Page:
The platform – launched in December 2016 – uses a light-based, nano-fluidic method to select, characterise, culture and export single cells.
According to Berkeley Lights (BLI), Beacon can screen thousands of plasma B-cells – white blood cells that secrete antibodies – in 48 hours, and consequently accelerates workflow.
“Novartis was an early adopter of the BLI technology and the results from this early work has culminated in the adoption of the Beacon platform,” said BLI.
Novartis joins a number of large pharmaceutical firms to have adopted the technology over the past few months, including GlaxoSmithKline (GSK) in June, Bayer in September, Daiichi Sankyo in October, Teva Australia in December, and Pfizer earlier this month.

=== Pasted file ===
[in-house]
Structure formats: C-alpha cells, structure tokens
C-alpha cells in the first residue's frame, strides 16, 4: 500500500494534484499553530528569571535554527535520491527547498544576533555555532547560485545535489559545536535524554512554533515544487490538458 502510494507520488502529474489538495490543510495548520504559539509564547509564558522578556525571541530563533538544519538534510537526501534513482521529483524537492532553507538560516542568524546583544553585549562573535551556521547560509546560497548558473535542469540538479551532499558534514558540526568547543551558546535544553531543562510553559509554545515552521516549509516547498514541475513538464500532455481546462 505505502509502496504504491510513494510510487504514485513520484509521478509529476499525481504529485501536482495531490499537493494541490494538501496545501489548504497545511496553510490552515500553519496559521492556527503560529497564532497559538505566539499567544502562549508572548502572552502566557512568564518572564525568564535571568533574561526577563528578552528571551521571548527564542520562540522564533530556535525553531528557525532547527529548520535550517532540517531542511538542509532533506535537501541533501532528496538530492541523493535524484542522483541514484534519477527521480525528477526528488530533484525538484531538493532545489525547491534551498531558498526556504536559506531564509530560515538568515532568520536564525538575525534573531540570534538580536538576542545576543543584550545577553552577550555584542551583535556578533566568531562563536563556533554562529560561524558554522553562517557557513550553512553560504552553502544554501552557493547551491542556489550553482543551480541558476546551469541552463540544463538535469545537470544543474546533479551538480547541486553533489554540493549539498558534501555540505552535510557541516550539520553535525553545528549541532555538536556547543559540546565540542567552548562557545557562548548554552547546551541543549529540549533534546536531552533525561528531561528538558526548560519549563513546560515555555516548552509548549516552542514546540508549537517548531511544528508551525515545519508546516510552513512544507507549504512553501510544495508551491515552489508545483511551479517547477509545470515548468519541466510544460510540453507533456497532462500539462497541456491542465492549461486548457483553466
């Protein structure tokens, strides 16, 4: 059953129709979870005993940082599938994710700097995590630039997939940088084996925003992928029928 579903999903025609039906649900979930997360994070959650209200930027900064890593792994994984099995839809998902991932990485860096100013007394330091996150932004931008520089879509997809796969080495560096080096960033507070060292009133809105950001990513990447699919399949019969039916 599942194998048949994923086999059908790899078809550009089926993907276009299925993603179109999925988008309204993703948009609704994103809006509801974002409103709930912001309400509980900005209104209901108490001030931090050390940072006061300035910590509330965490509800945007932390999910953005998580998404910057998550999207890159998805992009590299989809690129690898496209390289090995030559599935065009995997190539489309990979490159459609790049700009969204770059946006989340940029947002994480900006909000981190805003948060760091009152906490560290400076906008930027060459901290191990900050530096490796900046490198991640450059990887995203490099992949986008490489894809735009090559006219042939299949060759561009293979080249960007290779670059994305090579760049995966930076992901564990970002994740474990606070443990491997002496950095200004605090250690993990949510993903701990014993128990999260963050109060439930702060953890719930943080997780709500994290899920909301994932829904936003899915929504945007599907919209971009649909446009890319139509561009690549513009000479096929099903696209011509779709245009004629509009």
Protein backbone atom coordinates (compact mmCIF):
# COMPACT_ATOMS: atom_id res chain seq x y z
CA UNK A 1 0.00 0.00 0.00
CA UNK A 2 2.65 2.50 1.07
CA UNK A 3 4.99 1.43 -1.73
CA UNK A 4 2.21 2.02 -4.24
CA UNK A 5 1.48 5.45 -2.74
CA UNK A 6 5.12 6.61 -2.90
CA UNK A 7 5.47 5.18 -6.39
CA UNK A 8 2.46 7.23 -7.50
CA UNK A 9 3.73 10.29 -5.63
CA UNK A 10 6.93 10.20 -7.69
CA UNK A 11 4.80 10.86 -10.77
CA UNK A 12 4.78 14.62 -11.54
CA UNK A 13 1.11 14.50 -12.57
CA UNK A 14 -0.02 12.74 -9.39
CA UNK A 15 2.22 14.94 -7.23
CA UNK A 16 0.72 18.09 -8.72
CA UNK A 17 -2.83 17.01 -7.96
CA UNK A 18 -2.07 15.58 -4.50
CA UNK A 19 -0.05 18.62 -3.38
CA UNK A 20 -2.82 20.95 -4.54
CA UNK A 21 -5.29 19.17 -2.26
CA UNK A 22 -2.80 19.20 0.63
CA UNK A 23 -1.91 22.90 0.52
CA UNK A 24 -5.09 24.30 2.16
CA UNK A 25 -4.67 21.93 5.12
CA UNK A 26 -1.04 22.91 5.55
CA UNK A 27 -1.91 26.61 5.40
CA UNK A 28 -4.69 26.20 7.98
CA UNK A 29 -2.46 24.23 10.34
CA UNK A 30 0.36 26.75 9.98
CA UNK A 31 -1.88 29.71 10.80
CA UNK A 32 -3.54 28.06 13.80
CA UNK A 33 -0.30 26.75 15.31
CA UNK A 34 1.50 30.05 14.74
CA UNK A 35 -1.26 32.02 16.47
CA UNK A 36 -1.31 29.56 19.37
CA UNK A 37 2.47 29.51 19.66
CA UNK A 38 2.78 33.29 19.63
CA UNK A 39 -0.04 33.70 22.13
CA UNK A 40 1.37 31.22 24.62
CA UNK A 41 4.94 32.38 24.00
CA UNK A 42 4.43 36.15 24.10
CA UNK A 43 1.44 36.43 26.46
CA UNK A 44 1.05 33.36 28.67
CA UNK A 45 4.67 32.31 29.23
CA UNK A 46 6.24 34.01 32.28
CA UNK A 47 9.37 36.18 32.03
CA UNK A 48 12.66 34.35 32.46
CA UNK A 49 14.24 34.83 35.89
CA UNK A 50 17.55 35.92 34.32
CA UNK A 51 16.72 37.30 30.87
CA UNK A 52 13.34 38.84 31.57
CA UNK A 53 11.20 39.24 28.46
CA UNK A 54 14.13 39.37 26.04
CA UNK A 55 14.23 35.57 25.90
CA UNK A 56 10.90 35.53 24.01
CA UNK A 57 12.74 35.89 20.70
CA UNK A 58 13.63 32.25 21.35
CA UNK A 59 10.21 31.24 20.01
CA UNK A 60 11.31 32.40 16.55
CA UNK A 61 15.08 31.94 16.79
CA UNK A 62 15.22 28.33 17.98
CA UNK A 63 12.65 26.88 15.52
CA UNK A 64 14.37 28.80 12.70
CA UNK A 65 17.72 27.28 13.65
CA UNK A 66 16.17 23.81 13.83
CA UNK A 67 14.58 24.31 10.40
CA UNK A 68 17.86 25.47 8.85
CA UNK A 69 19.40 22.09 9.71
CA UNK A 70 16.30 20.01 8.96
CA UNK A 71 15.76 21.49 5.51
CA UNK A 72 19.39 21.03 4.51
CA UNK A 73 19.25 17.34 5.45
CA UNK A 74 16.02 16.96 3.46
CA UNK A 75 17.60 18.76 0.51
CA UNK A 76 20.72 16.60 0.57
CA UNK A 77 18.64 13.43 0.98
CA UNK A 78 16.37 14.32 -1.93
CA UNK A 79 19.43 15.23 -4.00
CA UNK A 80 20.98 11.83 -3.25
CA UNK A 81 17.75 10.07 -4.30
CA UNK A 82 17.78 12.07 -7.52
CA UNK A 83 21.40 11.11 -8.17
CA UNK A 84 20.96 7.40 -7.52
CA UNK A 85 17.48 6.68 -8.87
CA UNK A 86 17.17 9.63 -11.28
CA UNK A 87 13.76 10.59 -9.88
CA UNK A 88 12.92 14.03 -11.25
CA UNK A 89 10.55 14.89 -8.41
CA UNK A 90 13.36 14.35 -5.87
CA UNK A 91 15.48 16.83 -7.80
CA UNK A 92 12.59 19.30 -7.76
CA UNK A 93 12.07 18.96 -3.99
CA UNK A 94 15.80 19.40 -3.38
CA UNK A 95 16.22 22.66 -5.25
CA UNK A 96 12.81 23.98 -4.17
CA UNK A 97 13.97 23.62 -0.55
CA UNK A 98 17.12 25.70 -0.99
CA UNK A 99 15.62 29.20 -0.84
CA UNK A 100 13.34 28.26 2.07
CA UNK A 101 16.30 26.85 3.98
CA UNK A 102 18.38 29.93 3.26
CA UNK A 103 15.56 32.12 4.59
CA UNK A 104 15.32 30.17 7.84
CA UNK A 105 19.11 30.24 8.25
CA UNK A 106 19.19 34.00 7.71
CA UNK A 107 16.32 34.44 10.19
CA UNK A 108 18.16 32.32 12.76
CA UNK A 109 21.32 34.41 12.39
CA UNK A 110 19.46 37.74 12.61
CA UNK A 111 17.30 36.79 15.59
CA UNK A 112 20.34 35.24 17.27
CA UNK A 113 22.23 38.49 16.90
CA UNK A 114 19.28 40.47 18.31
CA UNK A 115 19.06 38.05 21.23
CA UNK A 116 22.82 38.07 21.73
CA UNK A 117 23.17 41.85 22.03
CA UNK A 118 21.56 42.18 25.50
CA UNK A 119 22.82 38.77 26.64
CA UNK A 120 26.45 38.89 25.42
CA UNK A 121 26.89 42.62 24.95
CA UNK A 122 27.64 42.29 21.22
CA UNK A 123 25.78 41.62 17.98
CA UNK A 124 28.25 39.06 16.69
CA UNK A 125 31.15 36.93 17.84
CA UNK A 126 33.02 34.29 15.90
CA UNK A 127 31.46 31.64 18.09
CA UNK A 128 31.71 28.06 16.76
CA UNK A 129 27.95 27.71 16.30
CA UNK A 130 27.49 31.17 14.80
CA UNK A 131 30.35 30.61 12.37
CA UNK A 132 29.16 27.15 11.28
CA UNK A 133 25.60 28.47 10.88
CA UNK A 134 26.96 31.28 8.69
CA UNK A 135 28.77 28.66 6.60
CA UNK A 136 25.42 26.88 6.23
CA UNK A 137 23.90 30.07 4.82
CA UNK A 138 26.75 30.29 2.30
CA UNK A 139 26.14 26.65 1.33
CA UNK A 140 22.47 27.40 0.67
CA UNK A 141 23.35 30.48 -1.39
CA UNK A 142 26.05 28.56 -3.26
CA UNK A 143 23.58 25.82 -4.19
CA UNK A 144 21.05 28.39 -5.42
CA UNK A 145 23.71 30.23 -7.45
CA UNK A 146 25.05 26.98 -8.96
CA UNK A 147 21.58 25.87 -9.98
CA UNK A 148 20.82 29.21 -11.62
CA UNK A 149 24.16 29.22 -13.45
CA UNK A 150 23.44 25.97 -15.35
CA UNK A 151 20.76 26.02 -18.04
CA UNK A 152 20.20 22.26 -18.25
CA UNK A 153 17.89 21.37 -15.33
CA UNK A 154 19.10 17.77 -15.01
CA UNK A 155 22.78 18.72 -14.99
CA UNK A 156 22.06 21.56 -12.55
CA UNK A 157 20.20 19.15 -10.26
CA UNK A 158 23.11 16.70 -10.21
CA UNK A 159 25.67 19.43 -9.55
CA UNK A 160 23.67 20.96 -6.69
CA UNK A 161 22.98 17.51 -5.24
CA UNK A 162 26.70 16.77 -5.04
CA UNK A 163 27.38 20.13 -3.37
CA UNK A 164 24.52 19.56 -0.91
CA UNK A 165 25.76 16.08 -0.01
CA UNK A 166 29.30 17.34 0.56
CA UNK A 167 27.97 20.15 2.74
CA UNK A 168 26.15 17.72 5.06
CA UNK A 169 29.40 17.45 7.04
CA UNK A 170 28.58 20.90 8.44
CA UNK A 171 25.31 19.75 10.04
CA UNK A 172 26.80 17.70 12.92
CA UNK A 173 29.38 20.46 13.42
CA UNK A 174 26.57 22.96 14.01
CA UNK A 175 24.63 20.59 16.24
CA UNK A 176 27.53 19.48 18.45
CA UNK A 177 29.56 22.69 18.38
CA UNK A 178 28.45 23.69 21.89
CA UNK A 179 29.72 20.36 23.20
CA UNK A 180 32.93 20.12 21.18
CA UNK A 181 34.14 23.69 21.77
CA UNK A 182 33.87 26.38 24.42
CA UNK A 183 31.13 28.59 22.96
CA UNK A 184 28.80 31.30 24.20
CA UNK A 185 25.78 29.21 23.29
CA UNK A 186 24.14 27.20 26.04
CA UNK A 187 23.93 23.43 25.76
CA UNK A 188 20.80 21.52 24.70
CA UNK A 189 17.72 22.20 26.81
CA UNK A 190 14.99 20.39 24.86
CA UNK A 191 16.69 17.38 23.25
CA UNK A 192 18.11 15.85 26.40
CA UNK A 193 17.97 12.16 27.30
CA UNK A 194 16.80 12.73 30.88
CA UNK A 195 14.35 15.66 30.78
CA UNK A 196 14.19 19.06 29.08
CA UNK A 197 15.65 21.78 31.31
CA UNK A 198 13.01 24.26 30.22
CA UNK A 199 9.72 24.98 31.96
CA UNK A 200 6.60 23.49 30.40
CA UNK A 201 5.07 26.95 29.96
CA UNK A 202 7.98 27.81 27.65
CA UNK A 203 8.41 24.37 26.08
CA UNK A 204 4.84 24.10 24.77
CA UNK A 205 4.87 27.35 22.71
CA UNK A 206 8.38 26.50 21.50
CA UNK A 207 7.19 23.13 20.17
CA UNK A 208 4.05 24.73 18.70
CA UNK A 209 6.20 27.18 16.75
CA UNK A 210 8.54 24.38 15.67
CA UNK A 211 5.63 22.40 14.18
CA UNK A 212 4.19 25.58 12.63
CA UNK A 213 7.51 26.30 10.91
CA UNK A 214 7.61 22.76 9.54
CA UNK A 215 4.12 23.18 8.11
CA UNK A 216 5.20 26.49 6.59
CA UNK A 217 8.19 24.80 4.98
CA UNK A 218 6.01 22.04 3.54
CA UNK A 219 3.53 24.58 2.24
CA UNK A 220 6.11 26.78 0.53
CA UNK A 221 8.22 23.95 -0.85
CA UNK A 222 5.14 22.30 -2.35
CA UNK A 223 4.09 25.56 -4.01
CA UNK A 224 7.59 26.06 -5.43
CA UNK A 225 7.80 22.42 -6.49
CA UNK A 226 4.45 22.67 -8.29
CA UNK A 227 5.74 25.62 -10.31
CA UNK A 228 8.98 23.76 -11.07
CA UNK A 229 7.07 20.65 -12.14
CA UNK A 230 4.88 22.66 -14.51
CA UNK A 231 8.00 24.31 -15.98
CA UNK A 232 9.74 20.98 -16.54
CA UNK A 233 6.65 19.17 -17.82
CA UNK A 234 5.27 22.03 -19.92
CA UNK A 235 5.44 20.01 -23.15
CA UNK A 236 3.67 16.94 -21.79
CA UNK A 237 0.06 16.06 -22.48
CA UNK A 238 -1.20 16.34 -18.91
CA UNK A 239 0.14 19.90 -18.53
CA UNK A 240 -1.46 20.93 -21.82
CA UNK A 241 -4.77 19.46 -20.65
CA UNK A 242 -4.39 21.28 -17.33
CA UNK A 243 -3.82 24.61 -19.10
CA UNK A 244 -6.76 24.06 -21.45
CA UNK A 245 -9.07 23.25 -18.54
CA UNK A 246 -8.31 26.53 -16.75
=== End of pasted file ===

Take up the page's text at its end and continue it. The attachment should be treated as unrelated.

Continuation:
“We’ve been lucky to have good traction from the start, but we have also been hard at work the last year doing a number of feasibility studies which have resulted in purchases and expanded partnerships,” the spokesperson told us.
BLI is currently working with ten of the top 20 biopharmaceutical companies and is exploring new ways to support them, he added.